Go Green, Save Green: Sustainable Laundry Operations
Facility Executive, April 19, 2016. Image credit: Hans
According to the Environmental Protection Agency, businesses and other institutions account for 17 percent of water taken from public water supplies in the United States. They also generate 45 percent of the U.S. green house gas emissions. Nevertheless, healthcare, hospitality, and other industries have done a great deal to reduce their energy and water usage—that’s clear from the proliferation of Energy Star ratings and low-flow toilets in these environments.
But there are more resource and financial savings to be had. Finding them requires a close look at laundry operations. It’s worth the time—16 percent of the water used in hotels and 9 percent of the water used in hospitals is used for laundry. Though restroom and other domestic purposes use more water, laundry is a far more viable target for water and energy savings. Some green initiatives add costs; for example, compostable flatware is pricier than its plastic cousin. But making laundry operations more efficient serves to generate savings in the long run. You just need to know where to look.
Properly equipped and functioning, a laundry can use very little water and energy to wash, dry, and iron linens and other items. A sustainable laundry operation requires less water, electricity, natural gas, and other supplies to properly serve a facility’s needs than a traditional laundry. It also allows for reusable textile products and careful management of inventory carefully to maximize linen life.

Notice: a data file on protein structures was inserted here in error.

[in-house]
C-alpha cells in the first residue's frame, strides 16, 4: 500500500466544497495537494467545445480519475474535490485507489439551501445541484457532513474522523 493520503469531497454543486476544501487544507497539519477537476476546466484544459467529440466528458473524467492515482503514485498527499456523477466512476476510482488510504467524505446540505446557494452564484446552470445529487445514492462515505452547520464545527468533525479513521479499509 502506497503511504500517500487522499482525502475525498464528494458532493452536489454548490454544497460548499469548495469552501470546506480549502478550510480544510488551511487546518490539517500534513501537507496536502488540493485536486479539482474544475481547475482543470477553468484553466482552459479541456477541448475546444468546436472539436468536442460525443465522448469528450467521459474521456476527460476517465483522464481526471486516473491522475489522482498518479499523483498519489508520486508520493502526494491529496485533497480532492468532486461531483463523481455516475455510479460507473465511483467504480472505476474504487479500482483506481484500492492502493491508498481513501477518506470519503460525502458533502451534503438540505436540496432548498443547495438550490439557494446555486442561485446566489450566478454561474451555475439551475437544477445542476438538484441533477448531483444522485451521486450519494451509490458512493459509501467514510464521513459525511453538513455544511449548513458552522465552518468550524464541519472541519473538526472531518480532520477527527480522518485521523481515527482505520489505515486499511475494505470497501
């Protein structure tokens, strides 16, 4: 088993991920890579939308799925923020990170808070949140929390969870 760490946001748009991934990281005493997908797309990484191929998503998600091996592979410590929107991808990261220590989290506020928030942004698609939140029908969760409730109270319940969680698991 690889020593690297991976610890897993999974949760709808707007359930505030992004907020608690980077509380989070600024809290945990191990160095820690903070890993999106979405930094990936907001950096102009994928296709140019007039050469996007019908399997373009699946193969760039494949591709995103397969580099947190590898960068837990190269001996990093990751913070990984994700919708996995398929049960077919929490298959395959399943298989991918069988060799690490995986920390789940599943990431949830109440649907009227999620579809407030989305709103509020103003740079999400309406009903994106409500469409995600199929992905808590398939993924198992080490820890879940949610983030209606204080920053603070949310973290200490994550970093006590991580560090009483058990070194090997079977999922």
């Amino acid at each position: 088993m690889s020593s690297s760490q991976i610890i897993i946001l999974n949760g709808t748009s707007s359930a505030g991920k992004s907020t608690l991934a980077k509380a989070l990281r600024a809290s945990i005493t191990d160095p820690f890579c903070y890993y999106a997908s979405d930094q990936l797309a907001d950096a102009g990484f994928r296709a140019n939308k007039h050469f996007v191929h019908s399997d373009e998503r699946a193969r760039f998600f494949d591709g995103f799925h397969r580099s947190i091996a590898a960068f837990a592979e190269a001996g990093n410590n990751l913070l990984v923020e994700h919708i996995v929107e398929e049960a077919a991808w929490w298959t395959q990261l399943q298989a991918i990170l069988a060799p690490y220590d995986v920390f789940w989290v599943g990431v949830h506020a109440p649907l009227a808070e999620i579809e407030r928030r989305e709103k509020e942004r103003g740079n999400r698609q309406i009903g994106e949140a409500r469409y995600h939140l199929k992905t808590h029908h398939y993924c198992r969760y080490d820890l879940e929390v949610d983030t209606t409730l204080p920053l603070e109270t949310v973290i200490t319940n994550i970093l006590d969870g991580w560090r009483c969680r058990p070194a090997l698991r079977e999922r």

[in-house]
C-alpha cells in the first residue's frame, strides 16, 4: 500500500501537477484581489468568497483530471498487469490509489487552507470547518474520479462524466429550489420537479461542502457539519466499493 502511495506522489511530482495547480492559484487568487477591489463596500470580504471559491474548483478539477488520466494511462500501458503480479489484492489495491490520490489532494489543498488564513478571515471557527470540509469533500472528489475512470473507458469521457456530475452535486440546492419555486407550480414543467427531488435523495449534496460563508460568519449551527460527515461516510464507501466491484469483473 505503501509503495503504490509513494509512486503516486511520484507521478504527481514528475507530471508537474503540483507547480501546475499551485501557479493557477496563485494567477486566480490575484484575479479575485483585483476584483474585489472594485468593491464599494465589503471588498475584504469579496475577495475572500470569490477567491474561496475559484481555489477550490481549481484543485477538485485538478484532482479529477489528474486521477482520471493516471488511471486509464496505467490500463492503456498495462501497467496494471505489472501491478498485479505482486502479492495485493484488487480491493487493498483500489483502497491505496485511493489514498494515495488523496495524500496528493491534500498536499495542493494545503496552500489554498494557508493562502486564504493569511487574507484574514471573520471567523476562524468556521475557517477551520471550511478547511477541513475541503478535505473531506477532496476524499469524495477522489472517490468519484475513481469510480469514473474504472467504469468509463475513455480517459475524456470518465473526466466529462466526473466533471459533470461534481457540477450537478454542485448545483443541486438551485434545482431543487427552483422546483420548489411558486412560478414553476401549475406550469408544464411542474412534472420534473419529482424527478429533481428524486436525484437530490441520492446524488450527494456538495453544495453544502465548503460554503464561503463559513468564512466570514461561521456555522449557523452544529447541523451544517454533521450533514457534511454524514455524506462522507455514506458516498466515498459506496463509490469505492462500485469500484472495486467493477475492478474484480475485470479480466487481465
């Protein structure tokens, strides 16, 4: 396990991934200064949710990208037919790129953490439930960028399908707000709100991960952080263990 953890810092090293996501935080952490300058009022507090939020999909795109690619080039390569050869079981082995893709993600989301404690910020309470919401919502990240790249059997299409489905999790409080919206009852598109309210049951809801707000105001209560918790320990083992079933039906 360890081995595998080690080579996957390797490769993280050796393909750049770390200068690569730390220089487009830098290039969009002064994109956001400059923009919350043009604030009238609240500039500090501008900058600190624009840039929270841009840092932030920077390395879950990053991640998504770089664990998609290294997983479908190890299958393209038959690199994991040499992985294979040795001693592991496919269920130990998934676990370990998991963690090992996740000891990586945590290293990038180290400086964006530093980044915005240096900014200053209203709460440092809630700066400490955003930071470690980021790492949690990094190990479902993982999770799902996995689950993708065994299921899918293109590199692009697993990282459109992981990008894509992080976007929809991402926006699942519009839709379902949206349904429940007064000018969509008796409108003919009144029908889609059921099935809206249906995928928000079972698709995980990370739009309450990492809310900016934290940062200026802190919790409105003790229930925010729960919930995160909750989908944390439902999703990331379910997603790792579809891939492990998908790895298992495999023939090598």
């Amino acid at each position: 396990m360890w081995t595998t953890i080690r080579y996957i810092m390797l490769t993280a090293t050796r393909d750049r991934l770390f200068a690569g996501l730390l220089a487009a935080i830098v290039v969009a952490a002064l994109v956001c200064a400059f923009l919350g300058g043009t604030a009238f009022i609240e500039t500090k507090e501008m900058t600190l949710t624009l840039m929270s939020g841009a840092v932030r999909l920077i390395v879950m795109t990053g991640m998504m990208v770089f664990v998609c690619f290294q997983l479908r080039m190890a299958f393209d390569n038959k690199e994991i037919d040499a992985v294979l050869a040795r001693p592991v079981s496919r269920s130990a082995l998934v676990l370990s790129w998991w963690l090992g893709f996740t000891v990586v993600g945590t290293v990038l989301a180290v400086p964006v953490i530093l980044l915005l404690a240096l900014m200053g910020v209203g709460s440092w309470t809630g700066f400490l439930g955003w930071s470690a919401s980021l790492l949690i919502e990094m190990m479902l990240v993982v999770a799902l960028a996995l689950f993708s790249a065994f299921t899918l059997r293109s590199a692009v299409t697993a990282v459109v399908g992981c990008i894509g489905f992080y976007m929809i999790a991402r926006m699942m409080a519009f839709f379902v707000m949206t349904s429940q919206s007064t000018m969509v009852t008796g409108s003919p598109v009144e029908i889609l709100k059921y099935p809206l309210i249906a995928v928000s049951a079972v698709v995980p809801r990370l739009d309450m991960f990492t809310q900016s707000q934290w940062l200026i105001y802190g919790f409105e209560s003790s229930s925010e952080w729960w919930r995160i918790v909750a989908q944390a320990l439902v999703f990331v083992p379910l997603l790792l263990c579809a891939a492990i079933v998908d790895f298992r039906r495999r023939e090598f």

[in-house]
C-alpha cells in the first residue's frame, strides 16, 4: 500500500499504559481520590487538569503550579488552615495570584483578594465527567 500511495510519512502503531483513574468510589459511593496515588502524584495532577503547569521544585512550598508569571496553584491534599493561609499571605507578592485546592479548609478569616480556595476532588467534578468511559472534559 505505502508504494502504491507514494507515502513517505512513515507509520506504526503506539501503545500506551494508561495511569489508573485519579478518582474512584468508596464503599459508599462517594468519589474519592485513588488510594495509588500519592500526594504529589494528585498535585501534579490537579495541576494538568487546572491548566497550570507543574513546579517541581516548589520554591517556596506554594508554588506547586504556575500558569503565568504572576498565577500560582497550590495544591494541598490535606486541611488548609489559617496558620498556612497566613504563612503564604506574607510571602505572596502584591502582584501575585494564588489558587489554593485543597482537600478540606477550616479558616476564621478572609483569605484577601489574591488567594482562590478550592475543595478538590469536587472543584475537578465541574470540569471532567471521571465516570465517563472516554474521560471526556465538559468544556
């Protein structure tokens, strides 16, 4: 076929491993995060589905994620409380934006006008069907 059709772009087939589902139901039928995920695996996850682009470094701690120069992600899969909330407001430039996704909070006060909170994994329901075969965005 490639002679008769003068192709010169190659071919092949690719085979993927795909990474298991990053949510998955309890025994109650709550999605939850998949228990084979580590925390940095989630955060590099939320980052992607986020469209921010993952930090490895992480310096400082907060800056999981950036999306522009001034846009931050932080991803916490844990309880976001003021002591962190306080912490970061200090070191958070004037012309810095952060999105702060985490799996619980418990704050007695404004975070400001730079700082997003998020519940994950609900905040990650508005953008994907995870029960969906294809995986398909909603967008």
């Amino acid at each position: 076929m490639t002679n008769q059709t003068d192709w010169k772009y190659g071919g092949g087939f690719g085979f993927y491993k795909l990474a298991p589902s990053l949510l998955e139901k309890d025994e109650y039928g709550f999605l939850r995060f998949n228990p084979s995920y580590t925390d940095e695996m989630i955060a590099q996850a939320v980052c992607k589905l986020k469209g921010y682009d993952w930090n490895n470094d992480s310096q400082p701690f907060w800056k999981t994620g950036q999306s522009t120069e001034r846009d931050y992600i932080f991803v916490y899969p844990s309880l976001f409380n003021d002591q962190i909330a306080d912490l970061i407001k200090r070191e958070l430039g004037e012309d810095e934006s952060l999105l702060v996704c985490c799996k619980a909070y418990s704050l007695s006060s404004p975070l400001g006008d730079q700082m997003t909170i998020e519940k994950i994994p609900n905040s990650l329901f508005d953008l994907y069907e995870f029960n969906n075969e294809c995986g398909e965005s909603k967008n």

But improving laundry operations is no small task—where to start? Simple operational solutions can make an on-premise laundry (OPL) run more efficiently:
- Start by monitoring water usage and take note of any fluctuations.
- Monitor and conduct maintenance on equipment to ensure it is operating properly and efficiently.
- Add a scale to the OPL. Weighing loads ensures laundry staff is adding enough linen to each load, which ensures they are running full loads. This uses water more efficiently.
But not every business can afford to make that investment in equipment and labor. When many facilities examine the financial cost of their laundry operations, they consider the direct, immediate costs like labor, chemicals, supplies, and the initial cost of equipment and linen. However, peripheral costs add up: water and energy, pollution mitigation, maintenance and repairs, equipment depreciation, linen replacement, insurance and workers’ compensation, management costs, etc.
That’s one of the reasons outsourced services are becoming more and more common, particularly in the healthcare industry. Laundry has become the number one outsourced operation in the healthcare space. Hospitality isn’t far behind—95 percent of hotels in the U.K. outsource their laundry operations and U.S. hotels are beginning to follow suit, as labor and equipment replacement costs continue to rise.